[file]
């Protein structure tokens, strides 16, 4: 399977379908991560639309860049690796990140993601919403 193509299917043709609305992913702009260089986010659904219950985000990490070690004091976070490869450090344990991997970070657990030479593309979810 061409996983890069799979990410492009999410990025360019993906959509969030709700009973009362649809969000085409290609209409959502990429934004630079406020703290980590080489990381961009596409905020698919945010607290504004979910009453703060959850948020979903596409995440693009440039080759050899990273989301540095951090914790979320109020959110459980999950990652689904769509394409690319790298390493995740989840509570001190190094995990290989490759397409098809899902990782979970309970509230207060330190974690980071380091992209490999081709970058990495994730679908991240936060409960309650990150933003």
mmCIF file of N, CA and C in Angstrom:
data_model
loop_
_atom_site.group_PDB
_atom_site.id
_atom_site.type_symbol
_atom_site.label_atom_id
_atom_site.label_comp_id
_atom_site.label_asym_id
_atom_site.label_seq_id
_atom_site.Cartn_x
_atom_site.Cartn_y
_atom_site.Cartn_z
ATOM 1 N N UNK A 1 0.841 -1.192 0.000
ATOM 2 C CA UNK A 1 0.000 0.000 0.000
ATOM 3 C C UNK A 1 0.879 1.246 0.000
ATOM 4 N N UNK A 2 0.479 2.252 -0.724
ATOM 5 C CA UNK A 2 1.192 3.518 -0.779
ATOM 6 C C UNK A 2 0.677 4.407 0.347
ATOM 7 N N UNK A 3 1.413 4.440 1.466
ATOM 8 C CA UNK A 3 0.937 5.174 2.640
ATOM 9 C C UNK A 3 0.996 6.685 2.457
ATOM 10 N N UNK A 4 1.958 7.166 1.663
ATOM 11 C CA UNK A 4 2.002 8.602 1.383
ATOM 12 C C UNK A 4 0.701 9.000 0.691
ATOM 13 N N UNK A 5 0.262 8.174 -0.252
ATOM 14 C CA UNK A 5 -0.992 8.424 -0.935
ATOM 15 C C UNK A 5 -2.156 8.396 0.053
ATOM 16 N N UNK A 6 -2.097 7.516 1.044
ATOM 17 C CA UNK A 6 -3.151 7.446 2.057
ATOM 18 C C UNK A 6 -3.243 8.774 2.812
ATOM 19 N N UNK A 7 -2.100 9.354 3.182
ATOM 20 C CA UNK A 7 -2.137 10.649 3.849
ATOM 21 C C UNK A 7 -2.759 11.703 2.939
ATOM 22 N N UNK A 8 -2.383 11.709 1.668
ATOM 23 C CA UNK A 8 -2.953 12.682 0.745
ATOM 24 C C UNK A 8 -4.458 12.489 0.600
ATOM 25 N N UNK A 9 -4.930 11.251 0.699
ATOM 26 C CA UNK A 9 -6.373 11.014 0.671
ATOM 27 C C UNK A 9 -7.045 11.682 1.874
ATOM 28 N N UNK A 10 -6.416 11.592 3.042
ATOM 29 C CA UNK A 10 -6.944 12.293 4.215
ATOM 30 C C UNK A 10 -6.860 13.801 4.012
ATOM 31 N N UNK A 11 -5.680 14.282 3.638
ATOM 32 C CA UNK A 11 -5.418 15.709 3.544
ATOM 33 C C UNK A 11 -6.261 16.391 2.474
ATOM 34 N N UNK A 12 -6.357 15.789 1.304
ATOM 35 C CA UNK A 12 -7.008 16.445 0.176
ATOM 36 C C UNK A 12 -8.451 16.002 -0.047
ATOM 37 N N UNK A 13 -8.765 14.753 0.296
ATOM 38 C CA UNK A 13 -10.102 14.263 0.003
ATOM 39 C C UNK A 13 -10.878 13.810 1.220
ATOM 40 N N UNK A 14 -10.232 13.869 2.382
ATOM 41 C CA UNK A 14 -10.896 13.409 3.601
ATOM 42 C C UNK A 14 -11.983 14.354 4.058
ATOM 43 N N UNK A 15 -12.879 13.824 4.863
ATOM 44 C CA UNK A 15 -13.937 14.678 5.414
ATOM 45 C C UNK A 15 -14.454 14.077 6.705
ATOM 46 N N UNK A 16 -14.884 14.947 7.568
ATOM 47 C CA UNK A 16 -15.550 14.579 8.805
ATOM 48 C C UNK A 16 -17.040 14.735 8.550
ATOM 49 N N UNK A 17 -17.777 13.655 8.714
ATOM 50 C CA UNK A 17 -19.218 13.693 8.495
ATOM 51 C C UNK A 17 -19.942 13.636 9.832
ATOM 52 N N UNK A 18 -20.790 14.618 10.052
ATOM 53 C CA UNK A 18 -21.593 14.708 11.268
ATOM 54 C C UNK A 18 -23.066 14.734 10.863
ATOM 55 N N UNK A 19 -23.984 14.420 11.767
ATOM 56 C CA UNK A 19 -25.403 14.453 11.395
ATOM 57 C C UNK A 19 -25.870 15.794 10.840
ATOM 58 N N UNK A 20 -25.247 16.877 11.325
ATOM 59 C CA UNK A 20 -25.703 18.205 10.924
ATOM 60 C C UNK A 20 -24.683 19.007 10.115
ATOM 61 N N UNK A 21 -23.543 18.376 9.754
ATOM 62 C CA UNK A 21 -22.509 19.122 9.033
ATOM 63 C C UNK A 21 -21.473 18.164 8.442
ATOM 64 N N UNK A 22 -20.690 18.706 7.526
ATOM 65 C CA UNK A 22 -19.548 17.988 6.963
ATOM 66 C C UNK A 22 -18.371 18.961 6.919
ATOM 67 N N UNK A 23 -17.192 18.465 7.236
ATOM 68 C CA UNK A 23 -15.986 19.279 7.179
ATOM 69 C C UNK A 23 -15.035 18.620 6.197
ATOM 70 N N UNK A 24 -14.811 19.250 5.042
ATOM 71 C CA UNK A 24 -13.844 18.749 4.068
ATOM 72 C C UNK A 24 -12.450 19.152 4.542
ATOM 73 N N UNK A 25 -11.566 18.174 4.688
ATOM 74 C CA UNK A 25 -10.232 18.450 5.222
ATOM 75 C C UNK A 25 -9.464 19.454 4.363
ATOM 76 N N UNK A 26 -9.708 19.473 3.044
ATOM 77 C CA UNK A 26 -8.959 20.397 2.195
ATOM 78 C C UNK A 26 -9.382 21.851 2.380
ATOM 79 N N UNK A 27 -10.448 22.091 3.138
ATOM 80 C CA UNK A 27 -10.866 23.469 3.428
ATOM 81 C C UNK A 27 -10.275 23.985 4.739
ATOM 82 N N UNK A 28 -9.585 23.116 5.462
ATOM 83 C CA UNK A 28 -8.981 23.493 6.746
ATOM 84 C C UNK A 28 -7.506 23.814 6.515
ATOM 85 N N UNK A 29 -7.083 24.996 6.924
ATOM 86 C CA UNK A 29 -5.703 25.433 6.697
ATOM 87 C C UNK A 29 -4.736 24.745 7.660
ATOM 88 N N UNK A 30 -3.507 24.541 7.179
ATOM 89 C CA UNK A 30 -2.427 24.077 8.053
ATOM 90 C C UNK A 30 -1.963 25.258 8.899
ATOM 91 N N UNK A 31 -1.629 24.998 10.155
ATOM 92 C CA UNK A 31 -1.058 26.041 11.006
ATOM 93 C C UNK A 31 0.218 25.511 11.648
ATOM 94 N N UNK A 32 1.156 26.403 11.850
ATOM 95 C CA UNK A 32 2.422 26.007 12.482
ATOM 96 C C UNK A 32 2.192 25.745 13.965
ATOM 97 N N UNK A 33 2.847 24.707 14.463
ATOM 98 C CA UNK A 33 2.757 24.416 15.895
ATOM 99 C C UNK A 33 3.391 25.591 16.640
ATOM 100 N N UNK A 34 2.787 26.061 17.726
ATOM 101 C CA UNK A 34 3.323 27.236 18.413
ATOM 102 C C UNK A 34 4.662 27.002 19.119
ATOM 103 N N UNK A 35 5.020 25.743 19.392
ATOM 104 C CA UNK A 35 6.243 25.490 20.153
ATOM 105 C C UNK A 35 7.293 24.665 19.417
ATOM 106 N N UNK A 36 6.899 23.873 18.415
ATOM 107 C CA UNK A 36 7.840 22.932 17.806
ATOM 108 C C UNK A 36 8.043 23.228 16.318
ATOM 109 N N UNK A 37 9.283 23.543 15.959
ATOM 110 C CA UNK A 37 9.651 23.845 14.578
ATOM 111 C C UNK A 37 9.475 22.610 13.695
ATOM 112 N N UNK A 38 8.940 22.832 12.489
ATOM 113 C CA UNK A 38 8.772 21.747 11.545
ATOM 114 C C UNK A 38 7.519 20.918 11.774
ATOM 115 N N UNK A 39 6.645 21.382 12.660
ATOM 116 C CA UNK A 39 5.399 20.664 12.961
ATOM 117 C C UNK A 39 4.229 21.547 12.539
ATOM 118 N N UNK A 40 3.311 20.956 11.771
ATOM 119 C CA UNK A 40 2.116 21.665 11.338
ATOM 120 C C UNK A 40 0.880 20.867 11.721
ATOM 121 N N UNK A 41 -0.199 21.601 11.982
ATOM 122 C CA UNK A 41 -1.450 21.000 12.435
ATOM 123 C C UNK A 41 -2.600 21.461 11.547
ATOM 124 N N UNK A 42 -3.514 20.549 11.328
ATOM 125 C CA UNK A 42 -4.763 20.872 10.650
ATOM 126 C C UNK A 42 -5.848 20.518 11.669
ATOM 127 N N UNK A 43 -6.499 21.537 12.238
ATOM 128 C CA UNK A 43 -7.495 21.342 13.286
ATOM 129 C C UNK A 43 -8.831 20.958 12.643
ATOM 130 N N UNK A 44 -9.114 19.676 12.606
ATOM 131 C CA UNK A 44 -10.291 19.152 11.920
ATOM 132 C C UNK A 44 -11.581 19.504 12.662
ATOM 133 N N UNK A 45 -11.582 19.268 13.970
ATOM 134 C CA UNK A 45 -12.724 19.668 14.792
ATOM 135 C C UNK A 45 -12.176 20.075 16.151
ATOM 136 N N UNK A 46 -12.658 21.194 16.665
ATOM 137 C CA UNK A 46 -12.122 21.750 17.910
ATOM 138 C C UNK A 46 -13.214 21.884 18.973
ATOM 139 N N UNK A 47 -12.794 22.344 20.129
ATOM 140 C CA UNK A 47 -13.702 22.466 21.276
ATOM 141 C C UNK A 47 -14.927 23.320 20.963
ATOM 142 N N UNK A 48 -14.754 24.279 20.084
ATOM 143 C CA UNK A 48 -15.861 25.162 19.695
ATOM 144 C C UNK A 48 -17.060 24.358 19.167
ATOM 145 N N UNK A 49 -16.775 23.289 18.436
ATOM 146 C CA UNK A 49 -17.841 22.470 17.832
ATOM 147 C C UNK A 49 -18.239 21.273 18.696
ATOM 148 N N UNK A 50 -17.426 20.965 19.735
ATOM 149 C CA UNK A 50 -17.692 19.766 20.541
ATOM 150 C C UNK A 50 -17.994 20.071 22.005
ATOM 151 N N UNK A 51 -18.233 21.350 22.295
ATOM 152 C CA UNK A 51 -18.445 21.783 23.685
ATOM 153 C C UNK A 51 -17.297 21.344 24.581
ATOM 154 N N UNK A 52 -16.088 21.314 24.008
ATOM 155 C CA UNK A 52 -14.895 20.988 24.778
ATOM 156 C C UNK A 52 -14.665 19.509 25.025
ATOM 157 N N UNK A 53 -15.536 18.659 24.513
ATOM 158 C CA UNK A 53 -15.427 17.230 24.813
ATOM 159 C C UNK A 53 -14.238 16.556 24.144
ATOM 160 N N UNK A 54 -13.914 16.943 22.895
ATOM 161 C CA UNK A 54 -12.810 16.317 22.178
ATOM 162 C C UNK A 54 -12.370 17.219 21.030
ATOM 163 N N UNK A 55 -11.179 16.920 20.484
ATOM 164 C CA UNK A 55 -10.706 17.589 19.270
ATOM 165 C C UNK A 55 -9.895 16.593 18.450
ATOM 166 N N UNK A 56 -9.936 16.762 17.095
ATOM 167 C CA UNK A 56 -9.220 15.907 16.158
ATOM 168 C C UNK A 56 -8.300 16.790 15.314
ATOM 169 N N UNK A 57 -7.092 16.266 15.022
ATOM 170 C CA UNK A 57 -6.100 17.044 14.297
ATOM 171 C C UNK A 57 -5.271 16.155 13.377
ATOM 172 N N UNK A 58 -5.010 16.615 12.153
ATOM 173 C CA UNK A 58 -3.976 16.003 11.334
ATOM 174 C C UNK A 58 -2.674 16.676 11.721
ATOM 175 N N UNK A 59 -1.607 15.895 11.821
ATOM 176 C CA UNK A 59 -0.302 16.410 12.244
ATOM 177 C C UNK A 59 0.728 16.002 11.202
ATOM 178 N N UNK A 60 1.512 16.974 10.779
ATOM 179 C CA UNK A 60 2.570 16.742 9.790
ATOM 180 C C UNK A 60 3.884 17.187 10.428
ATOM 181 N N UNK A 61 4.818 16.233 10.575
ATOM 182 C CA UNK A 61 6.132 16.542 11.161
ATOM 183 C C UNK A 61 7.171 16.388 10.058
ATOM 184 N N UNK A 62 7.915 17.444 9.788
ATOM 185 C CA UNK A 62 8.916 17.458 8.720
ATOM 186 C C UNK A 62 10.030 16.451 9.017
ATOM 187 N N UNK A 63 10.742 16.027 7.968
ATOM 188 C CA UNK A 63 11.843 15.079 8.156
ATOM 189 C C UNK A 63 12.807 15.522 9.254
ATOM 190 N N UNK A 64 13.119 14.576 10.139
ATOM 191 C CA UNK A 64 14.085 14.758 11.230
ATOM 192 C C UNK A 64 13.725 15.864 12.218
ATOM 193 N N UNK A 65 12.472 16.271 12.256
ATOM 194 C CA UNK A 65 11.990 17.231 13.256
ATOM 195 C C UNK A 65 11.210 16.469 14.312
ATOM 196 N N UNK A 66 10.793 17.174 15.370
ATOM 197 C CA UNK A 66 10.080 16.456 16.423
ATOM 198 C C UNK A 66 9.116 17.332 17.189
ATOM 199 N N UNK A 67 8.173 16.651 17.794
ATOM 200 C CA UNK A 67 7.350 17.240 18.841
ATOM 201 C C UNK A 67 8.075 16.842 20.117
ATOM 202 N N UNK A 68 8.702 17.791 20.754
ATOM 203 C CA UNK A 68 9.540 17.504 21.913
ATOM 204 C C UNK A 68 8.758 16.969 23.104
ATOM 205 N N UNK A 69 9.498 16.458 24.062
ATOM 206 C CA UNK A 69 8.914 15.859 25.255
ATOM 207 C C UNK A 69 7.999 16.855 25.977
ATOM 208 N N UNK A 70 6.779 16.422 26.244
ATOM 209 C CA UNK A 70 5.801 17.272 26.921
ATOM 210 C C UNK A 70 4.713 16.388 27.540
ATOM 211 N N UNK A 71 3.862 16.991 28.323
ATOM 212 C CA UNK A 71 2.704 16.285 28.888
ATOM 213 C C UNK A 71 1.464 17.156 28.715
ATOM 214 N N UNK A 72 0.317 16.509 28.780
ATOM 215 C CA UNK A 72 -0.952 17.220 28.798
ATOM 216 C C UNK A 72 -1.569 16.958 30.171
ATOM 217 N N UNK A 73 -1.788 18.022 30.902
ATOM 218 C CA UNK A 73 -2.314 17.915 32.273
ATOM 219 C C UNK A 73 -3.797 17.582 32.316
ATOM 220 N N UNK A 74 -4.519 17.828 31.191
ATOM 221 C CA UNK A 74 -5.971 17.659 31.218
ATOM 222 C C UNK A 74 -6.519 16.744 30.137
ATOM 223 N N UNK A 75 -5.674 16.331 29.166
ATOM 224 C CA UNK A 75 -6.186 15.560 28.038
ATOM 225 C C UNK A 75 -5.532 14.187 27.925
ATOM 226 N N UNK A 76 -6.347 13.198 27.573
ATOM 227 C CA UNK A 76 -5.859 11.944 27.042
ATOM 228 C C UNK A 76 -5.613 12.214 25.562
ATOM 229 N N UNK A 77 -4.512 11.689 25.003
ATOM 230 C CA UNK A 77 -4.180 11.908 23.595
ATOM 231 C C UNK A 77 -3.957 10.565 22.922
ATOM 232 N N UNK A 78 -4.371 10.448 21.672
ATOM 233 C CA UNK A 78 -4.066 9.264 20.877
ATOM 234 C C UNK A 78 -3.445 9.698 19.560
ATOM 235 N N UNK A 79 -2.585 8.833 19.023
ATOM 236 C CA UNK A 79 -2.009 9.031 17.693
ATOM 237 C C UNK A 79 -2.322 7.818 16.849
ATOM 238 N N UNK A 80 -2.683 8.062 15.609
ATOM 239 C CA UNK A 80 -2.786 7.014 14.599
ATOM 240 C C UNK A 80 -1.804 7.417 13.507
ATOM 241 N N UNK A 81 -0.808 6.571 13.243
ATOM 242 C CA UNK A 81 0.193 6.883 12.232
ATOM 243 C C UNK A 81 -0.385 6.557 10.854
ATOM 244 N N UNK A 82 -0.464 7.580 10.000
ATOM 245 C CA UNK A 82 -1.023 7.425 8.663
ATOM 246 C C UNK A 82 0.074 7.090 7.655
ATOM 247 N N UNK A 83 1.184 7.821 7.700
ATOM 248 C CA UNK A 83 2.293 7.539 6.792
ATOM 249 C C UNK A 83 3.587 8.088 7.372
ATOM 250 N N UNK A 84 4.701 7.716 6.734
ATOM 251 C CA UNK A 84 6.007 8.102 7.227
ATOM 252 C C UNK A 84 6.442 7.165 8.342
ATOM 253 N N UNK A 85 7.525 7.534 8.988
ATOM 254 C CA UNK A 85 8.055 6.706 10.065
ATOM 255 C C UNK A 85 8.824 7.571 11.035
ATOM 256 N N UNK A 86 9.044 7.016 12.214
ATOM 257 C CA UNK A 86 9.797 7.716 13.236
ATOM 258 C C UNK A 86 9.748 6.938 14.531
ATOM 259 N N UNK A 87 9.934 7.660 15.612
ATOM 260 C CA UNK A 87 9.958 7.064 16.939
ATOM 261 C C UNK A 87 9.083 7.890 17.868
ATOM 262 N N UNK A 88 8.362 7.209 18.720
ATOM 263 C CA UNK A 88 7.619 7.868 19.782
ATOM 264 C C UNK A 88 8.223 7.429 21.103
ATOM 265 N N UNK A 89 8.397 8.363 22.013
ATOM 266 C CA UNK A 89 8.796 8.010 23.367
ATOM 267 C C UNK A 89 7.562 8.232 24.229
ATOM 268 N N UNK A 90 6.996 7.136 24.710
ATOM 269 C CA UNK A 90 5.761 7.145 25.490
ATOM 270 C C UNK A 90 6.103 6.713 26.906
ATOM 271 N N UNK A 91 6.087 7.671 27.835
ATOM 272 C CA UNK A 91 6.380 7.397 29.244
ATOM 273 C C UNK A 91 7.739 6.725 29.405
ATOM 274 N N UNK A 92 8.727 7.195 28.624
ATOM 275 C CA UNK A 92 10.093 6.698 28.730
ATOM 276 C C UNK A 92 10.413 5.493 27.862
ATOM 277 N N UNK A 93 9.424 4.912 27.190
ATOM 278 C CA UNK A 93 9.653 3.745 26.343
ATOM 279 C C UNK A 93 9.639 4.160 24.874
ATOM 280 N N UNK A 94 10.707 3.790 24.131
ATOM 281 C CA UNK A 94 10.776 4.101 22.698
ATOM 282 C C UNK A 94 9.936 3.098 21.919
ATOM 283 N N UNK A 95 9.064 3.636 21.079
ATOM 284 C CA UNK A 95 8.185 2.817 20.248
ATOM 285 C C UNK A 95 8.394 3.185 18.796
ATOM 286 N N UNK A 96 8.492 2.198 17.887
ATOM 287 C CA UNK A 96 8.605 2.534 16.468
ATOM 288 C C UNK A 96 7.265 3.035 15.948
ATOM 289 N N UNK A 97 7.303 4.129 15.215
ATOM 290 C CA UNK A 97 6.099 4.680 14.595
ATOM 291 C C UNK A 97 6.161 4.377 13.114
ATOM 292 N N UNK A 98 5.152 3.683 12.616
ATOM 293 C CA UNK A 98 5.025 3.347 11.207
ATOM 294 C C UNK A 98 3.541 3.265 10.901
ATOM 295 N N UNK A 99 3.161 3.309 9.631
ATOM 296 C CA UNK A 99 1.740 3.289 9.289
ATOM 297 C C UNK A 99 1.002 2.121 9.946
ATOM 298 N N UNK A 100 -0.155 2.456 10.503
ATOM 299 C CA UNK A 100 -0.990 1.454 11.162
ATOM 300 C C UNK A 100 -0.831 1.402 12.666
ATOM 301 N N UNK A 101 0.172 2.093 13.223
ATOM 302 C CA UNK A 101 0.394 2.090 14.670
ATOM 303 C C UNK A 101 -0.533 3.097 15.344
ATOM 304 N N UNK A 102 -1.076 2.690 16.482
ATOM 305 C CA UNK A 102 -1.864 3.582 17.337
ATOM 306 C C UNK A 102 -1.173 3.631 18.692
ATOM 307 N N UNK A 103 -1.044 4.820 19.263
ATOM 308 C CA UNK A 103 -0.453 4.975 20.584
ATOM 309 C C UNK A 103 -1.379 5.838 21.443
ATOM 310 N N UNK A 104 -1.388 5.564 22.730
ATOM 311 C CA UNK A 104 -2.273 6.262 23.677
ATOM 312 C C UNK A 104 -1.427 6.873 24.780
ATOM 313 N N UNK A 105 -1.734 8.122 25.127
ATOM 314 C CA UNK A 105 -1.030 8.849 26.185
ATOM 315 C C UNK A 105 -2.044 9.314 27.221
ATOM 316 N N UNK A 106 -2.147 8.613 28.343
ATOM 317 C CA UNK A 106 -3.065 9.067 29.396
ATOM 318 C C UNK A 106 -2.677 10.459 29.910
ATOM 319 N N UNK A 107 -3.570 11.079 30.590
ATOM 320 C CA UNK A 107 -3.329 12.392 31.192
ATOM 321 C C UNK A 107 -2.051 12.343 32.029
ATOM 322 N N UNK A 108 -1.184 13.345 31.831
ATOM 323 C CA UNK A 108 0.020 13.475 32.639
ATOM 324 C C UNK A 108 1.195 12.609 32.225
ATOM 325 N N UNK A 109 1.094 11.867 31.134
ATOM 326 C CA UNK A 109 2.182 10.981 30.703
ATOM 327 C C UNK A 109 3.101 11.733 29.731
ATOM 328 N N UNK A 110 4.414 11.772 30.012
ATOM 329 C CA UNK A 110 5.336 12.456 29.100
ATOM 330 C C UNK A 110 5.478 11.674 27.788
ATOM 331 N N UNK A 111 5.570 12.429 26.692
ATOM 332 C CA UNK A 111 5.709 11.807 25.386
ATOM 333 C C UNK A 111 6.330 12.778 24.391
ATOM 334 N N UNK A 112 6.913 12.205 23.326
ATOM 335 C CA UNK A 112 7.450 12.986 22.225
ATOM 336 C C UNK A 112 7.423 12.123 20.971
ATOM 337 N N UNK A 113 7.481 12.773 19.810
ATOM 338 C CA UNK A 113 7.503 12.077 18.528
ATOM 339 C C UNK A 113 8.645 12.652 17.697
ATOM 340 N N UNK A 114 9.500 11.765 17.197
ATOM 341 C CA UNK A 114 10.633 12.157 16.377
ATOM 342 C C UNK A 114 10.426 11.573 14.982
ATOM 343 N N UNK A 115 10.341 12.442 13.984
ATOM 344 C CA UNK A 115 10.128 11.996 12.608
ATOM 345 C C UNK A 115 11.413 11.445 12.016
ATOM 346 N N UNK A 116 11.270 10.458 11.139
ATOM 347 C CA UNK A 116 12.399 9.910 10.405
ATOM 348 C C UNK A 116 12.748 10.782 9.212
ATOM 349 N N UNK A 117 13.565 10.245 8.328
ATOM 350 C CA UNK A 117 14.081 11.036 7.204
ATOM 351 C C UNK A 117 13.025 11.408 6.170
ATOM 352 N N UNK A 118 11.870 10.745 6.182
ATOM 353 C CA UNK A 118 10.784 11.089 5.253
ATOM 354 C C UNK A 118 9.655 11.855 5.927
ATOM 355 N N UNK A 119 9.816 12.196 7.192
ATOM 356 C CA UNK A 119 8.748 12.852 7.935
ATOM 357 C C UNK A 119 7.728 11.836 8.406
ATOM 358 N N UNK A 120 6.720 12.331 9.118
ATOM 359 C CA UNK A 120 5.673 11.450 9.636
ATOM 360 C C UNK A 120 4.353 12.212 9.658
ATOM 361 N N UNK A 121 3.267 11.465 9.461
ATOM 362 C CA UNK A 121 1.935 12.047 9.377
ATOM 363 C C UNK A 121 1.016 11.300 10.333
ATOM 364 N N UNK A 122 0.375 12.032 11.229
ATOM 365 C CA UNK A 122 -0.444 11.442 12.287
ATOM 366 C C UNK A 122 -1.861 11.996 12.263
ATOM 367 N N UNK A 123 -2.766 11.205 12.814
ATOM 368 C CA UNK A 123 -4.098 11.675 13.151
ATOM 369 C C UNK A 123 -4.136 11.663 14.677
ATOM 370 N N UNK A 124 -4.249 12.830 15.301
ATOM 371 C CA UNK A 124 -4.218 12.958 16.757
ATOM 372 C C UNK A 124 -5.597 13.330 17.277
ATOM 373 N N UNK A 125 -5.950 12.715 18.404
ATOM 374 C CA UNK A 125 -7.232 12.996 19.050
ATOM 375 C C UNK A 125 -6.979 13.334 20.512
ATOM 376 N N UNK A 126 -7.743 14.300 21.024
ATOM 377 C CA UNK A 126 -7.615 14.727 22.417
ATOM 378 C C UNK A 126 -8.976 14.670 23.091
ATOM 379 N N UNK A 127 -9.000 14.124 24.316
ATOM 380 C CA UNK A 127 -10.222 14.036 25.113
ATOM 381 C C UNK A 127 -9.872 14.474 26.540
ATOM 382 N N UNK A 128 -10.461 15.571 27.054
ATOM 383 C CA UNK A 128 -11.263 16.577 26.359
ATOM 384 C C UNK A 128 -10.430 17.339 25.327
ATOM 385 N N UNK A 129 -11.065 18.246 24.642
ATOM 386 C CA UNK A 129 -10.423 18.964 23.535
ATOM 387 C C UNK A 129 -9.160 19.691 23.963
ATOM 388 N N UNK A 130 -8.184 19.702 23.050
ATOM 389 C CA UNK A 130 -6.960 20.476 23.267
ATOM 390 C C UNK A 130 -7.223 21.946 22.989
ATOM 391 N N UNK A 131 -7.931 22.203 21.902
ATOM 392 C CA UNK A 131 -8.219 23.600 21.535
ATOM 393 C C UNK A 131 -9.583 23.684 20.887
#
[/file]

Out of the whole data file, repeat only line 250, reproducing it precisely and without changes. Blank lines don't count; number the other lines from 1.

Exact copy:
ATOM 236 C CA UNK A 79 -2.009 9.031 17.693